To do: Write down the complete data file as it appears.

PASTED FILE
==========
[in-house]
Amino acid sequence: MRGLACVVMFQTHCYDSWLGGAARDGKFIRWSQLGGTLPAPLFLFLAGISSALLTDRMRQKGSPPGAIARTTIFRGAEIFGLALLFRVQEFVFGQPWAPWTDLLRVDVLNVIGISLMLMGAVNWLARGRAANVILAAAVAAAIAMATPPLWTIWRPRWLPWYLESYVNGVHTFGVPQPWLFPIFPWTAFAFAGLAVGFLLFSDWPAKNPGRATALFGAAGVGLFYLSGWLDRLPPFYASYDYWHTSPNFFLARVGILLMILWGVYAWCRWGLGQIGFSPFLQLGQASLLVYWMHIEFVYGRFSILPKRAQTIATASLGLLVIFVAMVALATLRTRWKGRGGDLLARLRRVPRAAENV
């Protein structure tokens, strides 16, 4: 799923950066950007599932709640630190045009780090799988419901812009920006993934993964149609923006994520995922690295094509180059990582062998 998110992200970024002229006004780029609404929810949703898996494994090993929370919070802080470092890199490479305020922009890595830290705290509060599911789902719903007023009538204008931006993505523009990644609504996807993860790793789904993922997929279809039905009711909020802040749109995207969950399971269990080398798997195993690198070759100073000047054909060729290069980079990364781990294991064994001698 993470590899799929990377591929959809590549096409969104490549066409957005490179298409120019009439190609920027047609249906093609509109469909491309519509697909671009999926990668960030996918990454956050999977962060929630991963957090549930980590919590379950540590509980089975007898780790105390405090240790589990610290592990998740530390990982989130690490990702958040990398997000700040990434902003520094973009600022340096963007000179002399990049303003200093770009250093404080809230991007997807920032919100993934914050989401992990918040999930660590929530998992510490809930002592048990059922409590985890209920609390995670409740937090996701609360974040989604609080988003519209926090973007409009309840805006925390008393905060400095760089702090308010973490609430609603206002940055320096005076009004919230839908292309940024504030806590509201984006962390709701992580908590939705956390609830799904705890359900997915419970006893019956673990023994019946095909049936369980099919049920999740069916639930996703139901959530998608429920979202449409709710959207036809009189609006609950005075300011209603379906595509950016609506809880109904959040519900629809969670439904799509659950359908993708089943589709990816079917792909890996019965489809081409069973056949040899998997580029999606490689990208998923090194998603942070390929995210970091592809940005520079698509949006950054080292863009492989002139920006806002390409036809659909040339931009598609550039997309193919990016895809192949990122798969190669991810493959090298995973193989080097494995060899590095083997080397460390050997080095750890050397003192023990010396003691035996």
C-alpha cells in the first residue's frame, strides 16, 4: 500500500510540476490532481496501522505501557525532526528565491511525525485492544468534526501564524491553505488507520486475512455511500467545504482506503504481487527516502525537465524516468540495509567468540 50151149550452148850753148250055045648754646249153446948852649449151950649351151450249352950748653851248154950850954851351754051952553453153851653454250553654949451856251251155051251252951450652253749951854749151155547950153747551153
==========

[in-house]
Amino acid sequence: MRGLACVVMFQTHCYDSWLGGAARDGKFIRWSQLGGTLPAPLFLFLAGISSALLTDRMRQKGSPPGAIARTTIFRGAEIFGLALLFRVQEFVFGQPWAPWTDLLRVDVLNVIGISLMLMGAVNWLARGRAANVILAAAVAAAIAMATPPLWTIWRPRWLPWYLESYVNGVHTFGVPQPWLFPIFPWTAFAFAGLAVGFLLFSDWPAKNPGRATALFGAAGVGLFYLSGWLDRLPPFYASYDYWHTSPNFFLARVGILLMILWGVYAWCRWGLGQIGFSPFLQLGQASLLVYWMHIEFVYGRFSILPKRAQTIATASLGLLVIFVAMVALATLRTRWKGRGGDLLARLRRVPRAAENV
């Protein structure tokens, strides 16, 4: 799923950066950007599932709640630190045009780090799988419901812009920006993934993964149609923006994520995922690295094509180059990582062998 998110992200970024002229006004780029609404929810949703898996494994090993929370919070802080470092890199490479305020922009890595830290705290509060599911789902719903007023009538204008931006993505523009990644609504996807993860790793789904993922997929279809039905009711909020802040749109995207969950399971269990080398798997195993690198070759100073000047054909060729290069980079990364781990294991064994001698 993470590899799929990377591929959809590549096409969104490549066409957005490179298409120019009439190609920027047609249906093609509109469909491309519509697909671009999926990668960030996918990454956050999977962060929630991963957090549930980590919590379950540590509980089975007898780790105390405090240790589990610290592990998740530390990982989130690490990702958040990398997000700040990434902003520094973009600022340096963007000179002399990049303003200093770009250093404080809230991007997807920032919100993934914050989401992990918040999930660590929530998992510490809930002592048990059922409590985890209920609390995670409740937090996701609360974040989604609080988003519209926090973007409009309840805006925390008393905060400095760089702090308010973490609430609603206002940055320096005076009004919230839908292309940024504030806590509201984006962390709701992580908590939705956390609830799904705890359900997915419970006893019956673990023994019946095909049936369980099919049920999740069916639930996703139901959530998608429920979202449409709710959207036809009189609006609950005075300011209603379906595509950016609506809880109904959040519900629809969670439904799509659950359908993708089943589709990816079917792909890996019965489809081409069973056949040899998997580029999606490689990208998923090194998603942070390929995210970091592809940005520079698509949006950054080292863009492989002139920006806002390409036809659909040339931009598609550039997309193919990016895809192949990122798969190669991810493959090298995973193989080097494995060899590095083997080397460390050997080095750890050397003192023990010396003691035996």
C-alpha cells in the first residue's frame, strides 16, 4: 500500500510540476490532481496501522505501557525532526528565491511525525485492544468534526501564524491553505488507520486475512455511500467545504482506503504481487527516502525537465524516468540495509567468540 50151149550452148850753148250055045648754646249153446948852649449151950649351151450249352950748653851248154950850954851351754051952553453153851653454250553654949451856251251155051251252951450652253749951854749151155547950153747551153